Gaslighting is a manipulation tactic that sows seeds of doubt in the victim of a relationship, making them question their own memory, perception, and sanity. How can you safeguard yourself from it?
In a relationship, a gaslighter takes away your control and agency to the point where you hesitate to make a decision without their approval.
What Does Gaslighting In A Relationship Look Like
Gaslighting appears as mental manipulation in an intimate relationship by the abusive partner, through lying or deceit. The gaslighters are commonly looked upon as “mind-control monsters” who lie to their victims, discredit their reality and reasoning, and convince them they are descending into insanity.
The American Psychological Association (APA) views gaslighting as a term “once referred to manipulation so extreme as to induce mental illness or to justify the commitment of the gaslighted person to a psychiatric institution but is now used more generally.”
The term now means “to make someone question their reality.” Despite the fact that gaslighting is an exploding topic, the APA still considers the term a colloquialism.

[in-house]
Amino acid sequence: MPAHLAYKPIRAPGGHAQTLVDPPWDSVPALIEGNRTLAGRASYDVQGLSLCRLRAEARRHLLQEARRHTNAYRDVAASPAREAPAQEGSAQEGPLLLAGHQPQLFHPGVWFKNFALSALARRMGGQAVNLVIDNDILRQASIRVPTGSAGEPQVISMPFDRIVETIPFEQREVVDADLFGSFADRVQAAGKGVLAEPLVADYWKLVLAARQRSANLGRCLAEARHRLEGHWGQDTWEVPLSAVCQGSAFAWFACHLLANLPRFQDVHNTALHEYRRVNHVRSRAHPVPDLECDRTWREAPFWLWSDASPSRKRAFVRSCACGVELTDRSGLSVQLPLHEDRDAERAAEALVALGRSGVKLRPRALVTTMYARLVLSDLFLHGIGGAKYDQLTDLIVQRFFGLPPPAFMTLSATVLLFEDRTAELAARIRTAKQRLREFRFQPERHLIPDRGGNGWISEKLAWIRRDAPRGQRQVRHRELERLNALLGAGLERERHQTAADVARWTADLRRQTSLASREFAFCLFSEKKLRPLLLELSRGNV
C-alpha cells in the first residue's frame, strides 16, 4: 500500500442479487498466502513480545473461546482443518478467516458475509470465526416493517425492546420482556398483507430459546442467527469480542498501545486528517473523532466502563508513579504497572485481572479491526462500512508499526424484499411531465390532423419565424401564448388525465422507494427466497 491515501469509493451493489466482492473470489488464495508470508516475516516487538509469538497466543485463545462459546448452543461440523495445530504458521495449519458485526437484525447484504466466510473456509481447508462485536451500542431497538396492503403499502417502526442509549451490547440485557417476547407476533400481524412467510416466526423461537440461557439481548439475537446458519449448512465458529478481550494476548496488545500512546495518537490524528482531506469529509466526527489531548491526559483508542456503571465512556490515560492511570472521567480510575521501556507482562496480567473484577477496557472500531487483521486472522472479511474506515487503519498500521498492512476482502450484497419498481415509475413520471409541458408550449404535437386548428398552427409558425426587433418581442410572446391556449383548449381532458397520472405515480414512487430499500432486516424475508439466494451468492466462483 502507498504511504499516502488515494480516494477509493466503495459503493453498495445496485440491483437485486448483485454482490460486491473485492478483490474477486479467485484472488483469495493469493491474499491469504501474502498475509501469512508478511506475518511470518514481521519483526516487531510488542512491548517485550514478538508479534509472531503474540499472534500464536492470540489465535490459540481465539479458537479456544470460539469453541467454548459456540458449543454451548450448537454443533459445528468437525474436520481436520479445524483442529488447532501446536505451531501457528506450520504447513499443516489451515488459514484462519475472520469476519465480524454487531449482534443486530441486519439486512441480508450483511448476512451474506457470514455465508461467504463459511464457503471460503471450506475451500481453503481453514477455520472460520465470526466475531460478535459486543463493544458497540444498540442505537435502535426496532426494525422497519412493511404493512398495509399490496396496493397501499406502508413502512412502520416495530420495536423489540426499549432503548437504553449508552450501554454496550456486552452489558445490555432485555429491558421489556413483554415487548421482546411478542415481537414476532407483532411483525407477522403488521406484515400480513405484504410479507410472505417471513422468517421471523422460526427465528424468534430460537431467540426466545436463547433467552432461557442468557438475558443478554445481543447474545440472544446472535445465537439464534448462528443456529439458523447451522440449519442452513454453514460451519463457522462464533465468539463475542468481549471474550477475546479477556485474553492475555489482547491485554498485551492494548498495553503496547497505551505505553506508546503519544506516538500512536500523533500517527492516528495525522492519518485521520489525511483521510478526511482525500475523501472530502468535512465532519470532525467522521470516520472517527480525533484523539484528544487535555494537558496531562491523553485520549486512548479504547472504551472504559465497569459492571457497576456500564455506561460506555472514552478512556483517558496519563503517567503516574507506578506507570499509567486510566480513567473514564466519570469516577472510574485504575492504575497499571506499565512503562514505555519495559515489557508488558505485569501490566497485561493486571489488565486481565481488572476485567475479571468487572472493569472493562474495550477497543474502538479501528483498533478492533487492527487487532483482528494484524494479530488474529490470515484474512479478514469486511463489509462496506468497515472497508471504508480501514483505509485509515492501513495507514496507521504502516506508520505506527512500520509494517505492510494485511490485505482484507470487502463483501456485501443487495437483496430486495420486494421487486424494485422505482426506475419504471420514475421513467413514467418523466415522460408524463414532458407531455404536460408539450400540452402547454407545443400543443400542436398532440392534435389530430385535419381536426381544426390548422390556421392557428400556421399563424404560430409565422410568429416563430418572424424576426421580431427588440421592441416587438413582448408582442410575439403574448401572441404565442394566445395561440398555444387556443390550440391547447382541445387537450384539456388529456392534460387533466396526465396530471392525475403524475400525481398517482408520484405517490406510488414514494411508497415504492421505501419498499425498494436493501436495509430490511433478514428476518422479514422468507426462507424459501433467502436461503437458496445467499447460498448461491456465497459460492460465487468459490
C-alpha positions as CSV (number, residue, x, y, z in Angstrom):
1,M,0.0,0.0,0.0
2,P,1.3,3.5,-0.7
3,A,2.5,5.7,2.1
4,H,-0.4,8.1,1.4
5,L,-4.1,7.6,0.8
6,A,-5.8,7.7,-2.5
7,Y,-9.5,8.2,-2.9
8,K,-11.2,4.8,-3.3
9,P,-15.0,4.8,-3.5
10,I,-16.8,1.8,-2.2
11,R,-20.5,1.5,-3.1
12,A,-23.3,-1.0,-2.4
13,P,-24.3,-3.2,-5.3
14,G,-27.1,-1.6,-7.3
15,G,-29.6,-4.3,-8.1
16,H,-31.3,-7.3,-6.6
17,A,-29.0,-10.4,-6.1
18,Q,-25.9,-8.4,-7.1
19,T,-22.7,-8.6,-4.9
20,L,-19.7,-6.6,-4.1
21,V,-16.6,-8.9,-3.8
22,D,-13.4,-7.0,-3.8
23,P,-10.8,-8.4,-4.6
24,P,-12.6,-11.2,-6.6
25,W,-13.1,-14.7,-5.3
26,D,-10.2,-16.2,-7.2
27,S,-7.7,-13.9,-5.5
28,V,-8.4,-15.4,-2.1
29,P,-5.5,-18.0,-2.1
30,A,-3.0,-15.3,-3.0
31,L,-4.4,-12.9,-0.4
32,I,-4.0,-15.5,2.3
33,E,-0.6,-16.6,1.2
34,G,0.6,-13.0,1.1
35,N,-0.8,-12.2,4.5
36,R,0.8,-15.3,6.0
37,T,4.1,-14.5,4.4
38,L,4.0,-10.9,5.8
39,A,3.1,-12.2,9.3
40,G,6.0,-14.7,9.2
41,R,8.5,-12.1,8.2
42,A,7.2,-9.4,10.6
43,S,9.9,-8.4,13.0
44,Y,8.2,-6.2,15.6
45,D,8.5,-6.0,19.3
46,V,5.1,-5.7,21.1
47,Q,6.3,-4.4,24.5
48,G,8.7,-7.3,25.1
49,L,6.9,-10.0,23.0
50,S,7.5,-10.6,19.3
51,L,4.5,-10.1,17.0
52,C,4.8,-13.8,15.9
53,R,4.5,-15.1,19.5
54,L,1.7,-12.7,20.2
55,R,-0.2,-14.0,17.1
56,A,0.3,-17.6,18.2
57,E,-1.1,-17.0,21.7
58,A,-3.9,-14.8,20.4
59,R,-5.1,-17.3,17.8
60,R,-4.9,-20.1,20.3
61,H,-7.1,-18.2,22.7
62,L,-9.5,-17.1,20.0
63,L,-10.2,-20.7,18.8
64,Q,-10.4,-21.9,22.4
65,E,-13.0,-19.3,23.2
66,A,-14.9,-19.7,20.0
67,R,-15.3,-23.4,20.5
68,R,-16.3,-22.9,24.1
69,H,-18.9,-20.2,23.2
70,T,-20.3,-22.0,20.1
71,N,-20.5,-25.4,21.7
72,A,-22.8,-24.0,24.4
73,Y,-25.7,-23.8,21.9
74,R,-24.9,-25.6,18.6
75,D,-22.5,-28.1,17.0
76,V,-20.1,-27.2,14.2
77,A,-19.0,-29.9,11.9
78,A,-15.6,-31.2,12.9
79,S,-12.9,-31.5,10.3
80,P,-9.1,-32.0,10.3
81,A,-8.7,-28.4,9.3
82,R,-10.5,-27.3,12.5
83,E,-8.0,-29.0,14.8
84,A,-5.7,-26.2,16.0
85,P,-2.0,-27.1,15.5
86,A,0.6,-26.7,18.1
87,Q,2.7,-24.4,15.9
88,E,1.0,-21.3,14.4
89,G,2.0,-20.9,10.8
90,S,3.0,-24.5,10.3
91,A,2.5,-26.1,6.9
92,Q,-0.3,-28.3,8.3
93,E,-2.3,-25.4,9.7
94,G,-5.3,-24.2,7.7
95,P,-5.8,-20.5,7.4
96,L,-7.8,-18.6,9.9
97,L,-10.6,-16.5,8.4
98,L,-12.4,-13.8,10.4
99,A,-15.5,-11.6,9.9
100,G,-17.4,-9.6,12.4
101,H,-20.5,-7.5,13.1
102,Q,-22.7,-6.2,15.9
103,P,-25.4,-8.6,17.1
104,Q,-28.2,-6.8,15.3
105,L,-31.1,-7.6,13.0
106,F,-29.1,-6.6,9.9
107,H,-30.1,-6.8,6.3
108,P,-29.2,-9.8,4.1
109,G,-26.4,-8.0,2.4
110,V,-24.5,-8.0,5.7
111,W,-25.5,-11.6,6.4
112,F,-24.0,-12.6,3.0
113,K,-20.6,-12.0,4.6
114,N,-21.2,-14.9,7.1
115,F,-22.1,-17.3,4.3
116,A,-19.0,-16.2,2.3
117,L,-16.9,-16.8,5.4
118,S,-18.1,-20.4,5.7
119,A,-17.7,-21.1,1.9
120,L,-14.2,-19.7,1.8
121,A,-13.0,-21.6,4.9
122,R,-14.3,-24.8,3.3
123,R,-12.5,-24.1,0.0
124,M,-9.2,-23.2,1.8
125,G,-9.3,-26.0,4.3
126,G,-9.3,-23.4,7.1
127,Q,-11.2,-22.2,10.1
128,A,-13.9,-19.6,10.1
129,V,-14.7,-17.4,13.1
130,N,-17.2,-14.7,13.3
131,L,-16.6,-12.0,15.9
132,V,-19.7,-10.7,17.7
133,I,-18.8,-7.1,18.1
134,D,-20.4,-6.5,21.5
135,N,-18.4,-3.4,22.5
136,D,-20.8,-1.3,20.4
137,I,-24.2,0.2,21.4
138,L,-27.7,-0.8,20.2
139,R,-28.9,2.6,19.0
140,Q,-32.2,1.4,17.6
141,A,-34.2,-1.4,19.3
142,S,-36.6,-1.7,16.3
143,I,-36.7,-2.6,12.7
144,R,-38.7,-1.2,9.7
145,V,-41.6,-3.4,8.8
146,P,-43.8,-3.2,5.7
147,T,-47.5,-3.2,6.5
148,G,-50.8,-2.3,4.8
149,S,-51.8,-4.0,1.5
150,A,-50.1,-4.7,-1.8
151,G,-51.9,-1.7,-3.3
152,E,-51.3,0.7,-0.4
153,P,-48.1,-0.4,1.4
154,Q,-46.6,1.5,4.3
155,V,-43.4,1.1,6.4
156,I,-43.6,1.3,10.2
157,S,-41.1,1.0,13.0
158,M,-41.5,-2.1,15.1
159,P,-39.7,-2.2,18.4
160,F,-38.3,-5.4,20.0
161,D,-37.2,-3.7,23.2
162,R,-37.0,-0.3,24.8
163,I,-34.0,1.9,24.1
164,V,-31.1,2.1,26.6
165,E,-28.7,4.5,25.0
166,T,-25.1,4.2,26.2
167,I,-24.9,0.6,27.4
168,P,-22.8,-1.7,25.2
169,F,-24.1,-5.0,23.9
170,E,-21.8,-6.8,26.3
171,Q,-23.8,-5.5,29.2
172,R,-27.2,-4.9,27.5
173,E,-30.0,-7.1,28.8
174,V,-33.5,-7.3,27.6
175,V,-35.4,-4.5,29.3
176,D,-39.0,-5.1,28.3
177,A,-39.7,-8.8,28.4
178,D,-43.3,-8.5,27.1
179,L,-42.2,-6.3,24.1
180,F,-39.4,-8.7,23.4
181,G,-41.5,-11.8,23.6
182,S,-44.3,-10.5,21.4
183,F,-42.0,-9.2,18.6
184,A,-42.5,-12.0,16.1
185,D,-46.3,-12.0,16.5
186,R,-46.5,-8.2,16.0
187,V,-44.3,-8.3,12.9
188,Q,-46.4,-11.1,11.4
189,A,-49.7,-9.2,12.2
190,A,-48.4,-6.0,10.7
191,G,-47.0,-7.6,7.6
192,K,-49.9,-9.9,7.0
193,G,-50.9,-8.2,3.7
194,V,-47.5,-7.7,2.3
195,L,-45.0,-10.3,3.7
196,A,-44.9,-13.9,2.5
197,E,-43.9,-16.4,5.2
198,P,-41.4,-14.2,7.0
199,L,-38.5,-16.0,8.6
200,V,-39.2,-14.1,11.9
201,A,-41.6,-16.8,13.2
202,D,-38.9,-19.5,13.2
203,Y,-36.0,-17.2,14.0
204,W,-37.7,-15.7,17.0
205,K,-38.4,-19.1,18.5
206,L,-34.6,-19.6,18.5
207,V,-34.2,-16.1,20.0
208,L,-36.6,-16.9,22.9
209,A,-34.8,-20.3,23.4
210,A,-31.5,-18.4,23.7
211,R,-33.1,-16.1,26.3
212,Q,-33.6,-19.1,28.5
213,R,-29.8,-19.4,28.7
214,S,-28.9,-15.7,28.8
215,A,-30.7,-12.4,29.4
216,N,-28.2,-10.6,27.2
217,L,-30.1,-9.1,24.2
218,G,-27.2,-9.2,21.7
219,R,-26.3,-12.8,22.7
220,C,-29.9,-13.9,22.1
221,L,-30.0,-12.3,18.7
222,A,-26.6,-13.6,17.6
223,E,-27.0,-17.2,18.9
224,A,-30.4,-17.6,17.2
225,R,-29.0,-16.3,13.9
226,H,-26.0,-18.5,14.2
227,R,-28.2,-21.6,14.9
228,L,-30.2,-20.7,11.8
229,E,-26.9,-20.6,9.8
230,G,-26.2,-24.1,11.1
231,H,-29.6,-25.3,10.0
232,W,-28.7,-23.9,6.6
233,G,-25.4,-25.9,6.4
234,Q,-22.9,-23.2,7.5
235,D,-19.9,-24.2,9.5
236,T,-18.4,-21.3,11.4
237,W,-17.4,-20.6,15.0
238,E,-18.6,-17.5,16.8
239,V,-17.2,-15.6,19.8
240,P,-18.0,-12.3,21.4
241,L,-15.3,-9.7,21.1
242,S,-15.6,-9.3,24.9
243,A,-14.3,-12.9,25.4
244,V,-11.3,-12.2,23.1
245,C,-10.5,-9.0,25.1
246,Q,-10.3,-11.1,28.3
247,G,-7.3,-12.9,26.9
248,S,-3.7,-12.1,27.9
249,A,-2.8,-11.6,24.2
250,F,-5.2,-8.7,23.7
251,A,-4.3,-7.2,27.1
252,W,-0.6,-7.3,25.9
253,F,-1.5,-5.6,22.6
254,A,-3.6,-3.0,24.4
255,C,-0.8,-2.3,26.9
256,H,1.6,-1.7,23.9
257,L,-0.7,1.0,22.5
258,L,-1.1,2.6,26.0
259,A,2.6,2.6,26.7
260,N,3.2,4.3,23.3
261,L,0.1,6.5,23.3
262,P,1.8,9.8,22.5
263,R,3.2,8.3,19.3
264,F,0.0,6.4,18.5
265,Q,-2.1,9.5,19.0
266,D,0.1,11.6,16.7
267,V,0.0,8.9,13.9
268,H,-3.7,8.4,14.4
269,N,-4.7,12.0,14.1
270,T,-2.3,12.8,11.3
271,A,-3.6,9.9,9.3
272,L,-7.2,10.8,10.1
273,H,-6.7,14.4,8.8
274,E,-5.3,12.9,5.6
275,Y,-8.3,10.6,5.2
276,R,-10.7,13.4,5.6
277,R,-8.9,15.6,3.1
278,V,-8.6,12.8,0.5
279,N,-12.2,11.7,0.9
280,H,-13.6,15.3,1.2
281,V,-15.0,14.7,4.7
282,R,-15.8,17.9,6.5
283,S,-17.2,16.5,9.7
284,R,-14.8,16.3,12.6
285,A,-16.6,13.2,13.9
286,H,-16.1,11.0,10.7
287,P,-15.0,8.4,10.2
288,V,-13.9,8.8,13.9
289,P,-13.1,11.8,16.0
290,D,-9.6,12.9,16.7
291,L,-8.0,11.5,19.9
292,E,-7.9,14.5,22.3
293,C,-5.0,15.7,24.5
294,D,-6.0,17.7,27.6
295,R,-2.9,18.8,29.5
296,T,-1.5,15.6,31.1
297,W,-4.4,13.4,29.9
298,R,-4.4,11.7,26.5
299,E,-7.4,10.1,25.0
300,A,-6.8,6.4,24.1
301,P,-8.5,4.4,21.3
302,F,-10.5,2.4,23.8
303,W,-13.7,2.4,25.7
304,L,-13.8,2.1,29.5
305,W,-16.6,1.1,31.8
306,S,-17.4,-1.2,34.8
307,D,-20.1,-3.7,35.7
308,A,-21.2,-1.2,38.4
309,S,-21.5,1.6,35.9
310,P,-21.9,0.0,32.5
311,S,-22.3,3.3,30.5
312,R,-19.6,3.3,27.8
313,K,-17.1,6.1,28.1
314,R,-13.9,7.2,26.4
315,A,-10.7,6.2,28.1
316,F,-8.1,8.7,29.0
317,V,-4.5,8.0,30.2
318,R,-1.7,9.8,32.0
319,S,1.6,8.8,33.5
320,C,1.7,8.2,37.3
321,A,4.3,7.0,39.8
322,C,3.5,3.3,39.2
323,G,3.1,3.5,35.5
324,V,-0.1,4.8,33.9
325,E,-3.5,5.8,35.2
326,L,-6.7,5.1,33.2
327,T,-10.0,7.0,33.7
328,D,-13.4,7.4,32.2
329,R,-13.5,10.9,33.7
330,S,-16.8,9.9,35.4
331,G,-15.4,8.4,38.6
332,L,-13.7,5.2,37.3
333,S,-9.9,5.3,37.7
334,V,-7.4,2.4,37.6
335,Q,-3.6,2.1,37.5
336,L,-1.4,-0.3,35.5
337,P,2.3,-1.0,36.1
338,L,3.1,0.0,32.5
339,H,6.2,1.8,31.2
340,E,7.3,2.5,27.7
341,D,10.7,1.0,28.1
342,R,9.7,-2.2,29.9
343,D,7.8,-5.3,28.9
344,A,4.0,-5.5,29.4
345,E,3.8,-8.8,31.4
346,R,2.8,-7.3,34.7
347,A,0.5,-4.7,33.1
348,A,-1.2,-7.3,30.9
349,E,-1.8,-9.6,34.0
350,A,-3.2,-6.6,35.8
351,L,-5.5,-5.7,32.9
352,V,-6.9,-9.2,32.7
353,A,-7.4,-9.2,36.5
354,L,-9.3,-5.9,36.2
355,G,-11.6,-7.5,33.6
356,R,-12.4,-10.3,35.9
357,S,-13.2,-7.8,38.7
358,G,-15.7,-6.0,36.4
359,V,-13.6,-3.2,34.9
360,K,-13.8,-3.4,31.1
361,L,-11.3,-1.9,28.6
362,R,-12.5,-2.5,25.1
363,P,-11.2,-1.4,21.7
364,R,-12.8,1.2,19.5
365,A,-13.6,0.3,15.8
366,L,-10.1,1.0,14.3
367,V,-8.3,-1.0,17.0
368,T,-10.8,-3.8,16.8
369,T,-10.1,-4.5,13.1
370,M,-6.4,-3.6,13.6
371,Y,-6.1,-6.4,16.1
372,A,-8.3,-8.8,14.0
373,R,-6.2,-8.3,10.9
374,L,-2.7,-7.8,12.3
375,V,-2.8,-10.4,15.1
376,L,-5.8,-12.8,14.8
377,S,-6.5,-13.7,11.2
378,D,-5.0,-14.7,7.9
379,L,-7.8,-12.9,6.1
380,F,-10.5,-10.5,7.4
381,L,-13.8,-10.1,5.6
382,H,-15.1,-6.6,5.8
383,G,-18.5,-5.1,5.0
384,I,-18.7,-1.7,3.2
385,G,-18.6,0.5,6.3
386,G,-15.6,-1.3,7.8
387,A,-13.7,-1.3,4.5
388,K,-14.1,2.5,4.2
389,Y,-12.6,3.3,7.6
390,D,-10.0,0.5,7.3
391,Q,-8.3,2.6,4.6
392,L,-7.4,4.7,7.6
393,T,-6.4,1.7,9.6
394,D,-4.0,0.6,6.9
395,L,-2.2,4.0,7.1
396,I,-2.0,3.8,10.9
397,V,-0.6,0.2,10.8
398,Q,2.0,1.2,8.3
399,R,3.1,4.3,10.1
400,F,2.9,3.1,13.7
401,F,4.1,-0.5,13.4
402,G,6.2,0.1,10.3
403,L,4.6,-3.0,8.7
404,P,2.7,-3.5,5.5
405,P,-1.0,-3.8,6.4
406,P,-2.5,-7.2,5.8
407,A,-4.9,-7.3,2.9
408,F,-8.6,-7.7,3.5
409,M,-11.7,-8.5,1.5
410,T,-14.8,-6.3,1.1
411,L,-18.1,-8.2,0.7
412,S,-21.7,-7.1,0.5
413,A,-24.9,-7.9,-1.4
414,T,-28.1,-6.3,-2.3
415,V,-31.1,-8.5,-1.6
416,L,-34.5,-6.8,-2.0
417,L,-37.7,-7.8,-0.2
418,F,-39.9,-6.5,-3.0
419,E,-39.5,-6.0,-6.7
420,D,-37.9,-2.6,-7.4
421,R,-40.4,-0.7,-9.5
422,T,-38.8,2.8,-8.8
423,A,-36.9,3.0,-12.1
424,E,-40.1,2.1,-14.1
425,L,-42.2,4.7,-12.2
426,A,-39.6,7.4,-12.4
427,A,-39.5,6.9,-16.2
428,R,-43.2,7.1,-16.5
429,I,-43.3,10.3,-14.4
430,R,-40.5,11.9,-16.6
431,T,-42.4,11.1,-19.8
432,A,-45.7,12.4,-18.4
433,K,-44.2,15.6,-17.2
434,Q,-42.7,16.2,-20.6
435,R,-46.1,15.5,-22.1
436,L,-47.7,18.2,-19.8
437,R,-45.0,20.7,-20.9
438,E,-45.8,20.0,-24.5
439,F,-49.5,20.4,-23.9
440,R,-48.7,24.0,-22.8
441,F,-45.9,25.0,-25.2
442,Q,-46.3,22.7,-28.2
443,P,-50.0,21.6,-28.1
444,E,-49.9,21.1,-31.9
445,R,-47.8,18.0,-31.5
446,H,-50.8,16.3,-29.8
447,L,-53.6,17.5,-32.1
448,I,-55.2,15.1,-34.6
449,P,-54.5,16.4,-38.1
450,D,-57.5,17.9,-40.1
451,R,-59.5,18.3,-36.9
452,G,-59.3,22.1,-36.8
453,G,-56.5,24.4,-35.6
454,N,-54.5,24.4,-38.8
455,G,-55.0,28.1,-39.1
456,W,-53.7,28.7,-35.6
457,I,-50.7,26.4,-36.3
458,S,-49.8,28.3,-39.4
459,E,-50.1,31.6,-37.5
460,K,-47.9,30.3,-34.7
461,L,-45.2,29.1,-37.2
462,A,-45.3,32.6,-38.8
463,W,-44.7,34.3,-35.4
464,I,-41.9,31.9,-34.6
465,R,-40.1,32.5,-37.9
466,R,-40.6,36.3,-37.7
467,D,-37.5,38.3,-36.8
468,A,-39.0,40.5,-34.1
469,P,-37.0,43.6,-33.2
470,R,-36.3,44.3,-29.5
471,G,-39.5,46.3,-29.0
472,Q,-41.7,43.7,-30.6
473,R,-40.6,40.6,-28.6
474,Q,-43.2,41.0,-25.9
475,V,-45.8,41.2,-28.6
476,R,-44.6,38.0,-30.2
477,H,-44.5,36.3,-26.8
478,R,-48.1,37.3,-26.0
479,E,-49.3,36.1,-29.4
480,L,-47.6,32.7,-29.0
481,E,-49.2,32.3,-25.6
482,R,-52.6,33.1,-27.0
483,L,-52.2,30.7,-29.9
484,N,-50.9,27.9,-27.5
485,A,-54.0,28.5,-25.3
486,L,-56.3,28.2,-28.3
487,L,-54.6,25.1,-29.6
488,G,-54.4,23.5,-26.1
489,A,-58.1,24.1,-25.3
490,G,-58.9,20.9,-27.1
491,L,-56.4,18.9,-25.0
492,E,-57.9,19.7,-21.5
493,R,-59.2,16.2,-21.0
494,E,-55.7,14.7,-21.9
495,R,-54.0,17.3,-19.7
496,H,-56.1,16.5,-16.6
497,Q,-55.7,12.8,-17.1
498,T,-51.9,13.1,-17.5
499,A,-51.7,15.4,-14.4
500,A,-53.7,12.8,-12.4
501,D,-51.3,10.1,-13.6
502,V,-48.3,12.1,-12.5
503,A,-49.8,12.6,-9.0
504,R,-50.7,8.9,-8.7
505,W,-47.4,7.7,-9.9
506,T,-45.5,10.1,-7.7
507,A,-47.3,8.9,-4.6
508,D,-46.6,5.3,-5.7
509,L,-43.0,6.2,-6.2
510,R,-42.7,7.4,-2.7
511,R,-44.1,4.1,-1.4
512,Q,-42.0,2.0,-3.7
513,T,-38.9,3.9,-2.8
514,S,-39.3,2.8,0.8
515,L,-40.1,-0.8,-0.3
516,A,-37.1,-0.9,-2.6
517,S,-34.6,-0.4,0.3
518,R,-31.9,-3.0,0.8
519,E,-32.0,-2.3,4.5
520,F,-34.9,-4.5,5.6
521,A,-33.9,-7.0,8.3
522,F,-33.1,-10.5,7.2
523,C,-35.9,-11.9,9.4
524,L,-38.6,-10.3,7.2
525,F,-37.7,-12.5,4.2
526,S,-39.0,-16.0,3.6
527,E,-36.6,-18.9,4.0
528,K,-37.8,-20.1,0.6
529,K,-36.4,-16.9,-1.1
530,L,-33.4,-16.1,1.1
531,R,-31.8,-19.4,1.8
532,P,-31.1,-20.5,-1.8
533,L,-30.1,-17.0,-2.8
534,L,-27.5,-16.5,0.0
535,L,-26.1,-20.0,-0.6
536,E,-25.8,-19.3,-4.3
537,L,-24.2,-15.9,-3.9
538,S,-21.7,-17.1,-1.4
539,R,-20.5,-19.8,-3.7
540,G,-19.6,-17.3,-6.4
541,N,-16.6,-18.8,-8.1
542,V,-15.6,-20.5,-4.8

It’s gut-wrenching to hear someone say how they suffered from being in a relationship with a gaslighter. The following may break your heart:
Gaslighters fabricate situations to justify their past misbehavior and persuade you that it was the reason they acted the way they did. Click To Tweet
Every good thing I did was dismissed, put down, ignored or twisted. Every perceivable flaw was magnified and kept fresh in everyone’s mind. This constant degradation was so intense that my son still thinks it’s normal to send me to my room if I bother him. He’s 13, I’m 47.